It’s hard to convey how much I love special education, or how much the kids keep me going. I have thought about leaving. I even wrote a resignation letter. But then I just cried. I know for some kids I’m possibly the person making a difference for them. Who would do that if I don’t? Who would help Mikey with his mom? Who would call probation and advocate for services, or call DCS again to make sure this girl is not avoiding baths just to keep her mother’s boyfriend’s hands off her? I know these kids. These are my kids. Every year I think, “maybe when I send this group off, I’ll be done.” But then I know someone’s little brother will be coming in two years. I want to be there for him. Or I know a whole group of kids in the same grade as my own child will be showing up. I just can’t leave them with someone I don’t know. Who will do what I do for them?
They are all my kids, across the wide range of families and situations. I give myself to all of them. Some of them get more of me than others. The ones who need more get more. That’s the nature of special education. It’s all about leveling the field and bridging the gap. Sometimes I do that for a university professor’s child who is headed to college. Sometimes it’s for a teenager who was escorted out of the building by the police for dealing drugs in my classroom, and that one might already be a ward of the state. It’s still me giving what I am to them all the same. It’s so much more than just teaching. It’s phone calls to DCS, it’s petitions and appeals to insurance companies or doctors to help families obtain insurance coverage for a special needs device. For some, I’m there as a mom figure. For others, they have a great mom and don’t need me for that, but they need me to push them just a bit extra as their teacher. So that’s the me they get.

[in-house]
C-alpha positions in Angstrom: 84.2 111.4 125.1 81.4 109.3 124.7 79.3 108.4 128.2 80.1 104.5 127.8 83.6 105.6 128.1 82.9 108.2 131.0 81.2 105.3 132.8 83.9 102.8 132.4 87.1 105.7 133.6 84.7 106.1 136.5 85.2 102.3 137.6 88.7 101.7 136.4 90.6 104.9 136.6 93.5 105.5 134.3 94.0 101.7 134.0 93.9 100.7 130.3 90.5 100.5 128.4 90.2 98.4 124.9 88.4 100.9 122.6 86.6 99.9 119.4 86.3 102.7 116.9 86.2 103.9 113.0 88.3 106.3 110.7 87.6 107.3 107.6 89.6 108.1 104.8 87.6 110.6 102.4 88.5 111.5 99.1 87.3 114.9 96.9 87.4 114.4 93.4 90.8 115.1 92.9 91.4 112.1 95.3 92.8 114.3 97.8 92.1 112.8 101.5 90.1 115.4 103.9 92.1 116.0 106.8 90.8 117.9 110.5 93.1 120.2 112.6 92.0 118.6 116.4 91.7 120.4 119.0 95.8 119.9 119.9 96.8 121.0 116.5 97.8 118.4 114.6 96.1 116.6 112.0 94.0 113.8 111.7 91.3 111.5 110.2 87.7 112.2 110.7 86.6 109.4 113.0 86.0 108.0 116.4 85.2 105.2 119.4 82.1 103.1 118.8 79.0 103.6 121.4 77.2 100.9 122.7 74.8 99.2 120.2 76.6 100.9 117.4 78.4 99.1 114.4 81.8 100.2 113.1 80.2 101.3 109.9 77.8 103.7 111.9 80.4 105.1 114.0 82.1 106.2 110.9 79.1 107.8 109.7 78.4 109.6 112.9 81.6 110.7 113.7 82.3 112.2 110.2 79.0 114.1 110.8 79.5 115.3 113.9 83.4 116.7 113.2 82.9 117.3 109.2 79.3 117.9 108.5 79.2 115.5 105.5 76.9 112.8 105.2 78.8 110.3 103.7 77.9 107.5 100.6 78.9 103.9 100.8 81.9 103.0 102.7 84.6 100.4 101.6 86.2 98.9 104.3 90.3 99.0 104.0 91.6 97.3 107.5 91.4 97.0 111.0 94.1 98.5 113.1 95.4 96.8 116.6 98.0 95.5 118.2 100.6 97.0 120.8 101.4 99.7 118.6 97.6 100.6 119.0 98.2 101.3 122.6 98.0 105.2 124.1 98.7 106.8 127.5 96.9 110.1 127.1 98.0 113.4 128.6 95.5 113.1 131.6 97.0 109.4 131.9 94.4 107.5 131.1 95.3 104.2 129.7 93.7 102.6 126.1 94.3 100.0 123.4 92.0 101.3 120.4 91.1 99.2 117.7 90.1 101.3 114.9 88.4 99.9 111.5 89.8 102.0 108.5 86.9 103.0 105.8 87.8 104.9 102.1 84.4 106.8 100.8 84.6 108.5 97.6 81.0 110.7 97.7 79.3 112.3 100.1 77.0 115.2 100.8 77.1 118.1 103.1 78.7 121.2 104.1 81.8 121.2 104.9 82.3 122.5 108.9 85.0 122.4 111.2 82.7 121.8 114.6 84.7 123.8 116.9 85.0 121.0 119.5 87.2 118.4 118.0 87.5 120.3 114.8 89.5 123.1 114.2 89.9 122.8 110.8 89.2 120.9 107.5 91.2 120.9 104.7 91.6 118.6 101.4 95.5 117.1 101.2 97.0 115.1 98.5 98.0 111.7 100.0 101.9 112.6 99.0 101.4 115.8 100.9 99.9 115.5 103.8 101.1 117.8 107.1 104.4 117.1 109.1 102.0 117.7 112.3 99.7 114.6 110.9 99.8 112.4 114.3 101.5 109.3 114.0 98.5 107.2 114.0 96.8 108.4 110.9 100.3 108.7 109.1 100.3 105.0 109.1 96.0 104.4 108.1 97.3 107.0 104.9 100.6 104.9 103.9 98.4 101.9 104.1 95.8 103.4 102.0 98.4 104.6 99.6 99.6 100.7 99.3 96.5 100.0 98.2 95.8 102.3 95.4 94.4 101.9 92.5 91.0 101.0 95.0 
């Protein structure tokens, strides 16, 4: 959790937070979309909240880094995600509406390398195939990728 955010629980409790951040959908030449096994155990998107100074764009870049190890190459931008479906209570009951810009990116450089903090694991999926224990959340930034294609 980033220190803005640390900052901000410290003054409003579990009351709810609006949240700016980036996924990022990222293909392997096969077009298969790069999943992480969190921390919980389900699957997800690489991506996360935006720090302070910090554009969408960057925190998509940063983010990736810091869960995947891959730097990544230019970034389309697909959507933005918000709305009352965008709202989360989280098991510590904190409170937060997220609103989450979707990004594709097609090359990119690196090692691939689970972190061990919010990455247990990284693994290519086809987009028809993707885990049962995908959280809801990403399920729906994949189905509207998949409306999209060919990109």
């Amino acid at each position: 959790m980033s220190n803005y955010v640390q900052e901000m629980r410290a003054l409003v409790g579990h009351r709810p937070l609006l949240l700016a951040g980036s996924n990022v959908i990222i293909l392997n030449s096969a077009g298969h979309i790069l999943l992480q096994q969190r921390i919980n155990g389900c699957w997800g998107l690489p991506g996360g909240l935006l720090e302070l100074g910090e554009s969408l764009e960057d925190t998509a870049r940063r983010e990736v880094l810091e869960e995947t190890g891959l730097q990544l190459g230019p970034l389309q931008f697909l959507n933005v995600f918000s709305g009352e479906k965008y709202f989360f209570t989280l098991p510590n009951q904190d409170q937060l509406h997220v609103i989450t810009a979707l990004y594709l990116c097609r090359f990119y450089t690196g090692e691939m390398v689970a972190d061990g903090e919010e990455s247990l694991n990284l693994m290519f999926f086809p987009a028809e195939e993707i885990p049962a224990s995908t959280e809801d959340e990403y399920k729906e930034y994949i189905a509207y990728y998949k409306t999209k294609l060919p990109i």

I have been doing this for a while, and I still love learning about disabilities. It thrills me to find a new way to interact, or a new strategy for learning, or a new perspective that can help my kids. When I think about my kids, I feel excitement, caring. Love. I want these kids to make it more than anything. I am doing what I love, and I love working with the kids I do this for. When I look around at the state or legislative decisions, or think about what the public seems to think about public education, I feel defeat. I feel frustration. I feel like I have no voice. I can only fight so many fights. I fight poverty, culture, life circumstance, even parents sometimes, and I fight the disability. I’m so lucky I have what I need from my district in terms of support. And I am surrounded with people in my life who support me as a public school educator. So I’ll go ahead and pick up this next group.
Janay B. Sander is an Associate Professor in Educational Psychology and Director of the School Psychology PhD program at Ball State University. She’s passionate about education for all students to promote lifelong learning.
This story originally appeared in Facing Teaching, a publication of The Facing Project that was organized by Ball State University in Muncie, Indiana.